Introduction Kidney disease is a well-known and frequent complication of HIV infection. The aim of this study is to investigate novel biomarkers of kidney disease in HIV patients.
Methods This is a cross-sectional study with HIV patients recruited in public health centres in Fortaleza city, Brazil, between January 2016 and March 2017. Three groups of HIV patients were included: I) those who have never received combined antiretroviral therapy (cART), II) those receiving cARTwithtenofovir/lamivudine/efavirenz or III) zidovudine/lamivudine/efavirenz. A group of 13 healthy subjects were the control group. The novel biomarkers investigated were: urinary and serum neutrophil gelatinase-associated lipocalin(uNGAL), urinary monocyte chemoattractant protein-1 (MCP-1) and urinary kidney injure molecule-1 (KIM-1), and the results were compared with the traditional biomarkers microalbuminuria and creatinine. Glomerular filtration rate (GFR) was estimated based on CKD-EPI equation.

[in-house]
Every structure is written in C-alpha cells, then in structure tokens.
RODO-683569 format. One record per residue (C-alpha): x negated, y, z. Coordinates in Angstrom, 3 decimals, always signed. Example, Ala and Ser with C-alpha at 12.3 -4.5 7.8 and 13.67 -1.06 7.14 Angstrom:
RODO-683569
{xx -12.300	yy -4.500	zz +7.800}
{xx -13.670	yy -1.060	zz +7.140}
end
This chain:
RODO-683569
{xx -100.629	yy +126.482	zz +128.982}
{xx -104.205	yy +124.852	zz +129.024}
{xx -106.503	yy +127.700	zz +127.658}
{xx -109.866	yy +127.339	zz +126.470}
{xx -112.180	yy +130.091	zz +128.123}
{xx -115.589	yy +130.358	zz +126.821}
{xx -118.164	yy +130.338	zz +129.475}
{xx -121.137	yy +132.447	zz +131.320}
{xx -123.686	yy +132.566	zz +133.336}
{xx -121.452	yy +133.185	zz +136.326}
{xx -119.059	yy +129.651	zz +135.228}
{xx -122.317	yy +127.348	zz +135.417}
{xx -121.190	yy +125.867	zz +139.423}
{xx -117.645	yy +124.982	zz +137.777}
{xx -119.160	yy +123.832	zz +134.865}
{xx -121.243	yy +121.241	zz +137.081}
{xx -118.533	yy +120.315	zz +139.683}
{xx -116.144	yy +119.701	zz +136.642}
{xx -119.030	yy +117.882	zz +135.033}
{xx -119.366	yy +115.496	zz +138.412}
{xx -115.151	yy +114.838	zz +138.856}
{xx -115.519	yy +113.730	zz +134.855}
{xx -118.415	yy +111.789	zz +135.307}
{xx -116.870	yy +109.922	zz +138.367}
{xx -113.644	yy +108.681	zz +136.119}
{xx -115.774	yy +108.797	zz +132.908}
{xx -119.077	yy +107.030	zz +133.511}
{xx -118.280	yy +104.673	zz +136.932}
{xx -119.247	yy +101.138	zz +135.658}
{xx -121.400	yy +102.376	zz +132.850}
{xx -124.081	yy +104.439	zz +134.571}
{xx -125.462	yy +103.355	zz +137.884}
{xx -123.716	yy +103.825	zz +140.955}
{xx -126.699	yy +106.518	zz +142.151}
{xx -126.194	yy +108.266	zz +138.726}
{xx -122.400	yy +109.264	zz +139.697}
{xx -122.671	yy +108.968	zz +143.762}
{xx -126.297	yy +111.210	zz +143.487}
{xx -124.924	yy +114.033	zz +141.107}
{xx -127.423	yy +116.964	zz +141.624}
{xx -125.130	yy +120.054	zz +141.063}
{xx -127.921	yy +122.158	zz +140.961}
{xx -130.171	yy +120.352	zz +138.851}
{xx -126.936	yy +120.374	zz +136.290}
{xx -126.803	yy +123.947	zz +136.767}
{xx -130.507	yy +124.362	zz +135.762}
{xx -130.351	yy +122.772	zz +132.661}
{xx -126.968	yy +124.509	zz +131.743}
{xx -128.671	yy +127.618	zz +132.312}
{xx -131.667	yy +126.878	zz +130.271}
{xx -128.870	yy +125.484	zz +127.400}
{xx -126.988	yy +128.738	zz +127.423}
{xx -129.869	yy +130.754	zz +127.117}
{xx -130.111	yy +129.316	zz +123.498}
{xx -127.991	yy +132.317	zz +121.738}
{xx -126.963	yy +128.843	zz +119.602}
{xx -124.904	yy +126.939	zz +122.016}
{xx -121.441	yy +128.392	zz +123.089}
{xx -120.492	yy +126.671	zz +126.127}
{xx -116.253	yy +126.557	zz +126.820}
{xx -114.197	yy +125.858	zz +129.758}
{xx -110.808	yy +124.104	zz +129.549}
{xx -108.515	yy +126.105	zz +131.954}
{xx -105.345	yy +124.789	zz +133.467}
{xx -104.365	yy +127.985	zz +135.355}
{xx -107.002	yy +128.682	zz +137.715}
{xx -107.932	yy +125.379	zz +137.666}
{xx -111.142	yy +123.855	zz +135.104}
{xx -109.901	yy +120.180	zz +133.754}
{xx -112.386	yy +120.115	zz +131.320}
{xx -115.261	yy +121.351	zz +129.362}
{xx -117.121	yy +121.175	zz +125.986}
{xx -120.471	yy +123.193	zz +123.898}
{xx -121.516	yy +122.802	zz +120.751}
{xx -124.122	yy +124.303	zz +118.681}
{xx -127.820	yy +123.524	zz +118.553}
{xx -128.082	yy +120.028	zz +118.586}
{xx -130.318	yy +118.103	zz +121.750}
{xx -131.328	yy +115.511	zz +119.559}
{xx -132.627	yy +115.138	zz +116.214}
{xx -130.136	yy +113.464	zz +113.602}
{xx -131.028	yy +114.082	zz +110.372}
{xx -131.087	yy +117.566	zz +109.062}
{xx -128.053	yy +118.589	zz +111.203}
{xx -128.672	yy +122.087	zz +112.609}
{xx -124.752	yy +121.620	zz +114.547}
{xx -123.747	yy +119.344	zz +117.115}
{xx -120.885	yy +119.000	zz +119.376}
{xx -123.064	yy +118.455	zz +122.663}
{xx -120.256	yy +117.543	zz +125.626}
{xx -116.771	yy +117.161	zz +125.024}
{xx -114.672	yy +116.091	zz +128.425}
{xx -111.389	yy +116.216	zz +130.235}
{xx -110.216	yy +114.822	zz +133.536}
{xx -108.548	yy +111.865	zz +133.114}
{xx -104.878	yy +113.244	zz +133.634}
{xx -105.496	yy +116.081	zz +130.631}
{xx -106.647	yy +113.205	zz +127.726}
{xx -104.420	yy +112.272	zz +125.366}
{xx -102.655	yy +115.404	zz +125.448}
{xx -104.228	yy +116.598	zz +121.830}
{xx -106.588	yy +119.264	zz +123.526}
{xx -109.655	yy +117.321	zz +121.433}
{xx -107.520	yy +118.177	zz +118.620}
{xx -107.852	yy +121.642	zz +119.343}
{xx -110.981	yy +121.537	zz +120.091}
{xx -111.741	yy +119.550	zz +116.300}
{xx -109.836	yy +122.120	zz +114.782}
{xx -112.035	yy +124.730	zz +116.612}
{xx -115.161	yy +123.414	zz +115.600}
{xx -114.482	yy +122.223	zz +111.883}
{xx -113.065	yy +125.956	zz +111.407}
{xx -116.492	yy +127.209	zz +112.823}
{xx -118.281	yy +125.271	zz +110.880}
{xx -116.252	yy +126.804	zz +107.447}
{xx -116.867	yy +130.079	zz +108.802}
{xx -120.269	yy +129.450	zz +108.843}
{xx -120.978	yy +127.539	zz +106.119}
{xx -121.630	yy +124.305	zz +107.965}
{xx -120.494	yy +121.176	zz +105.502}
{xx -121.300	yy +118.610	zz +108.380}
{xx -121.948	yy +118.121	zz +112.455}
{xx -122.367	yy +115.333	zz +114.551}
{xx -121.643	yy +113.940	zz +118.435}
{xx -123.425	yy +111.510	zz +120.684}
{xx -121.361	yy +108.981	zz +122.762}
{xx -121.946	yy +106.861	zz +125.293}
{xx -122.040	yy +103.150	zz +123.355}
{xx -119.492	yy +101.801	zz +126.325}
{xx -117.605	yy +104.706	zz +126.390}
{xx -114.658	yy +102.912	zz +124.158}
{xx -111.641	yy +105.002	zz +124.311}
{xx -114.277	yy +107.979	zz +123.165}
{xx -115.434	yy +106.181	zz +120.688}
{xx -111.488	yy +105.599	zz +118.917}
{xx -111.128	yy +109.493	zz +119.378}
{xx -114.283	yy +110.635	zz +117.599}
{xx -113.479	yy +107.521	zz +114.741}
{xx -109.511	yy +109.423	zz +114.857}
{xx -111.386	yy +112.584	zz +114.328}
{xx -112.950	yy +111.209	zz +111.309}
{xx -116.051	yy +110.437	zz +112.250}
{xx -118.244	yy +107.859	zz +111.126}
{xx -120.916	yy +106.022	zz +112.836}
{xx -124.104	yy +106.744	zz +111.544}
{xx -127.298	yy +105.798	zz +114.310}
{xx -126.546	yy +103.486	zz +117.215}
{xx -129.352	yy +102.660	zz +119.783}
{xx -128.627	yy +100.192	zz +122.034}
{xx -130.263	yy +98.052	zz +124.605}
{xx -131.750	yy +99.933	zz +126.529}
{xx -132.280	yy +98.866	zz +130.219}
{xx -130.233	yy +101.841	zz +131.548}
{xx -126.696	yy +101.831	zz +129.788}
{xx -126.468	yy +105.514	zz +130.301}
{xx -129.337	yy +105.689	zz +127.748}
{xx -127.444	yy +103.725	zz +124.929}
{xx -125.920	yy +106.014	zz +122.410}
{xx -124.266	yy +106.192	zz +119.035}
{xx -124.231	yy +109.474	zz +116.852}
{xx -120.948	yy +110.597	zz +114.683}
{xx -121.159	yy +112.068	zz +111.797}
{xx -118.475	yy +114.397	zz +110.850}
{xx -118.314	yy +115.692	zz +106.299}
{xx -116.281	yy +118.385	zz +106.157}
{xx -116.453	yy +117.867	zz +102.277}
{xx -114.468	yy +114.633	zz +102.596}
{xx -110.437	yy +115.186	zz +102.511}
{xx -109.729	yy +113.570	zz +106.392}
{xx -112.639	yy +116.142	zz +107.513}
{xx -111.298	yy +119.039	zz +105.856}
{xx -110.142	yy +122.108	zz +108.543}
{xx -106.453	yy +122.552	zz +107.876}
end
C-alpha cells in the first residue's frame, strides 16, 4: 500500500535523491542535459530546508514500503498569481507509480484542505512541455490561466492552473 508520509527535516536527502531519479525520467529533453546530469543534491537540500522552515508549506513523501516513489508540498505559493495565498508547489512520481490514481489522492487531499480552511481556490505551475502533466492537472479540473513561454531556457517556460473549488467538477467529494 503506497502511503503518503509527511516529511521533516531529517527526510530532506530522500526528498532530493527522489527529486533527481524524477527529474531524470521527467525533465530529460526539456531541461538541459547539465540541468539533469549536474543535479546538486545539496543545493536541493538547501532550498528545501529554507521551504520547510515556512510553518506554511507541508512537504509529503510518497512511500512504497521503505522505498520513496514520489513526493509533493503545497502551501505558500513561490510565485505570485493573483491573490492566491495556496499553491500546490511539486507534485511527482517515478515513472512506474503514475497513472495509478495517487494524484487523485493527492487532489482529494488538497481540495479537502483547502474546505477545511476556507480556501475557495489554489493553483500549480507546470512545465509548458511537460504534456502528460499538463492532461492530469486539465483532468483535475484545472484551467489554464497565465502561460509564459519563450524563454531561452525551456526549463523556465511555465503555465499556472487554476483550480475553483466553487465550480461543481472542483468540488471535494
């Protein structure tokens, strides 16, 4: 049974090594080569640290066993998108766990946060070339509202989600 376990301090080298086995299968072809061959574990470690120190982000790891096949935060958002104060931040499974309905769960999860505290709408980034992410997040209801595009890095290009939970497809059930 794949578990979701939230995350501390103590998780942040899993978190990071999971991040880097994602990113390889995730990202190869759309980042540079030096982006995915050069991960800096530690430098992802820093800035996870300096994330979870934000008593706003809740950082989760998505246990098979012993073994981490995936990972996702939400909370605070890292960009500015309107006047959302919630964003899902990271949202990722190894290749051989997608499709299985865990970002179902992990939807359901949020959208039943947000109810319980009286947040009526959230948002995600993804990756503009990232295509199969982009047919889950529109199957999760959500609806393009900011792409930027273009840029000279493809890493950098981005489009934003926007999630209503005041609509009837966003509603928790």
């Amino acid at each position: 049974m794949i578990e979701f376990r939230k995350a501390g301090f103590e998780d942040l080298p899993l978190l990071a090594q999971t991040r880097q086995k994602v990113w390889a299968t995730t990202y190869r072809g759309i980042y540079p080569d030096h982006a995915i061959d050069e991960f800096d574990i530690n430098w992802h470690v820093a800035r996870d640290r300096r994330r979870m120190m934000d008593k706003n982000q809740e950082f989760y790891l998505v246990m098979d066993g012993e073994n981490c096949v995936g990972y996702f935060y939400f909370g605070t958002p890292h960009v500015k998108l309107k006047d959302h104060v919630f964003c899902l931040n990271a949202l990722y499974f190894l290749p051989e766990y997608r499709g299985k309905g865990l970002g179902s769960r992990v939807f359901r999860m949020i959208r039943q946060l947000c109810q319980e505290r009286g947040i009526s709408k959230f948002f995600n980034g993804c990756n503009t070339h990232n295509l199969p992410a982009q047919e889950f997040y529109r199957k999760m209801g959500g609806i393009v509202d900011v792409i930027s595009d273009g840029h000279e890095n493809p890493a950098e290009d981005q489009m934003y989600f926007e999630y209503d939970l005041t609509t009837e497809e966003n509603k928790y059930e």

Results A total of 66 HIV patients were included, with mean age of 33±8 years, and 77% were male. The majority of the patients (63%) had undetectable viral load. Serum creatinine and GFR were similar in all groups. No HIV patient had GFR <60 mL/min and only two patients (3%) had microalbuminuria >30 mg/g-Cr).KIM-1 levels in patients using Tenofovir were higher than control group (1.25±0.6 vs 0.7±0.2 ng/mg-Cr, p<0.001).MCP-1 was significantly higher among HIV patients, and the highest values were found in those with no cART and high viral load. Urinary NGAL was also higher among HIV patients, but it only presented a tendency to significance (p=0.07). Regarding serum NGAL, no significant difference was observed between the groups (p=0.417). There was significant association between urinary NGAL andmicroalbuminuria (r=0.378, p=0.003) and MCP-1 (r=0.476, p<0.001) in all HIV patients.
Conclusion HIV patients usingcART presents subclinical kidney disease detected through novel biomarkers. KIM-1 may serve as early marker of tenofovir nephrotoxicity, and MCP-1 appears to be related with higher viral load.